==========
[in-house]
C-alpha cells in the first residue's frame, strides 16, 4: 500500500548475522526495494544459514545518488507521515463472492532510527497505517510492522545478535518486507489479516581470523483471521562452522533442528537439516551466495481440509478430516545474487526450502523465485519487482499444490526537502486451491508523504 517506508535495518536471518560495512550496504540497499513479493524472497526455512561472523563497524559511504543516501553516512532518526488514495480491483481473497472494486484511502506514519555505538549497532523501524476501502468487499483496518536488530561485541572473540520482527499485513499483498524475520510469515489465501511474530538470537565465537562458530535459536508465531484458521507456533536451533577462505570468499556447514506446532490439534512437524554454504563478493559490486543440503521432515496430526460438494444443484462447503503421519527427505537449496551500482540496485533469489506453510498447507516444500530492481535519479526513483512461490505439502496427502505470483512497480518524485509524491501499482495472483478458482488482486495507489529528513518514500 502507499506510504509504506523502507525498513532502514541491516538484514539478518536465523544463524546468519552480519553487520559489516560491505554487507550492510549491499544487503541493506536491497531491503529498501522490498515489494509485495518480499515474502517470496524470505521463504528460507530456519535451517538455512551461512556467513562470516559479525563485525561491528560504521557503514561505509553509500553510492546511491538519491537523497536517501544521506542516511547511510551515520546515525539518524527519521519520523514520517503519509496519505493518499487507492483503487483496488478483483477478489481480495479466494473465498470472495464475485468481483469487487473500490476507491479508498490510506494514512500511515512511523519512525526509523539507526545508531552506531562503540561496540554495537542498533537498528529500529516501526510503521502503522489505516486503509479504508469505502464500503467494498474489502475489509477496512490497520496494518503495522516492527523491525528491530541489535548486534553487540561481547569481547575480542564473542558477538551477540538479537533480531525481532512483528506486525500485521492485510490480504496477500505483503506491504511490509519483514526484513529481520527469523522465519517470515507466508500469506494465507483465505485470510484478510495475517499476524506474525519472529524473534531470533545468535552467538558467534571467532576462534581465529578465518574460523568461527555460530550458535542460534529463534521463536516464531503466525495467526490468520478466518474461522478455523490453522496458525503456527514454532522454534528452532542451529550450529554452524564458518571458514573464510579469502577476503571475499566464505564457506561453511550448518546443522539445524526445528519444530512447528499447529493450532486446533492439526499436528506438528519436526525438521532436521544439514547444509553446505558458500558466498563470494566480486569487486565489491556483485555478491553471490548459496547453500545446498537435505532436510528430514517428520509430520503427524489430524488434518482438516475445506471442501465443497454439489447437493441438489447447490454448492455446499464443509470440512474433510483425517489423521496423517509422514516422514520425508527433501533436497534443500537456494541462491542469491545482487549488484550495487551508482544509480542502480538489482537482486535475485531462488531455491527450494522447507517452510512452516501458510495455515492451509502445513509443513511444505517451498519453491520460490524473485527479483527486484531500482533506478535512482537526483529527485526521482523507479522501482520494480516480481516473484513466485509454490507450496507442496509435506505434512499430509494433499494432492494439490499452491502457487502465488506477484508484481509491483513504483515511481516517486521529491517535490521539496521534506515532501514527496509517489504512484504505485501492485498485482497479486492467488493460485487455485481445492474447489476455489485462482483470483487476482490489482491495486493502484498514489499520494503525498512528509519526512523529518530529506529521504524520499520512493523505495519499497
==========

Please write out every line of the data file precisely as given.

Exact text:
[in-house]
C-alpha cells in the first residue's frame, strides 16, 4: 500500500548475522526495494544459514545518488507521515463472492532510527497505517510492522545478535518486507489479516581470523483471521562452522533442528537439516551466495481440509478430516545474487526450502523465485519487482499444490526537502486451491508523504 517506508535495518536471518560495512550496504540497499513479493524472497526455512561472523563497524559511504543516501553516512532518526488514495480491483481473497472494486484511502506514519555505538549497532523501524476501502468487499483496518536488530561485541572473540520482527499485513499483498524475520510469515489465501511474530538470537565465537562458530535459536508465531484458521507456533536451533577462505570468499556447514506446532490439534512437524554454504563478493559490486543440503521432515496430526460438494444443484462447503503421519527427505537449496551500482540496485533469489506453510498447507516444500530492481535519479526513483512461490505439502496427502505470483512497480518524485509524491501499482495472483478458482488482486495507489529528513518514500 502507499506510504509504506523502507525498513532502514541491516538484514539478518536465523544463524546468519552480519553487520559489516560491505554487507550492510549491499544487503541493506536491497531491503529498501522490498515489494509485495518480499515474502517470496524470505521463504528460507530456519535451517538455512551461512556467513562470516559479525563485525561491528560504521557503514561505509553509500553510492546511491538519491537523497536517501544521506542516511547511510551515520546515525539518524527519521519520523514520517503519509496519505493518499487507492483503487483496488478483483477478489481480495479466494473465498470472495464475485468481483469487487473500490476507491479508498490510506494514512500511515512511523519512525526509523539507526545508531552506531562503540561496540554495537542498533537498528529500529516501526510503521502503522489505516486503509479504508469505502464500503467494498474489502475489509477496512490497520496494518503495522516492527523491525528491530541489535548486534553487540561481547569481547575480542564473542558477538551477540538479537533480531525481532512483528506486525500485521492485510490480504496477500505483503506491504511490509519483514526484513529481520527469523522465519517470515507466508500469506494465507483465505485470510484478510495475517499476524506474525519472529524473534531470533545468535552467538558467534571467532576462534581465529578465518574460523568461527555460530550458535542460534529463534521463536516464531503466525495467526490468520478466518474461522478455523490453522496458525503456527514454532522454534528452532542451529550450529554452524564458518571458514573464510579469502577476503571475499566464505564457506561453511550448518546443522539445524526445528519444530512447528499447529493450532486446533492439526499436528506438528519436526525438521532436521544439514547444509553446505558458500558466498563470494566480486569487486565489491556483485555478491553471490548459496547453500545446498537435505532436510528430514517428520509430520503427524489430524488434518482438516475445506471442501465443497454439489447437493441438489447447490454448492455446499464443509470440512474433510483425517489423521496423517509422514516422514520425508527433501533436497534443500537456494541462491542469491545482487549488484550495487551508482544509480542502480538489482537482486535475485531462488531455491527450494522447507517452510512452516501458510495455515492451509502445513509443513511444505517451498519453491520460490524473485527479483527486484531500482533506478535512482537526483529527485526521482523507479522501482520494480516480481516473484513466485509454490507450496507442496509435506505434512499430509494433499494432492494439490499452491502457487502465488506477484508484481509491483513504483515511481516517486521529491517535490521539496521534506515532501514527496509517489504512484504505485501492485498485482497479486492467488493460485487455485481445492474447489476455489485462482483470483487476482490489482491495486493502484498514489499520494503525498512528509519526512523529518530529506529521504524520499520512493523505495519499497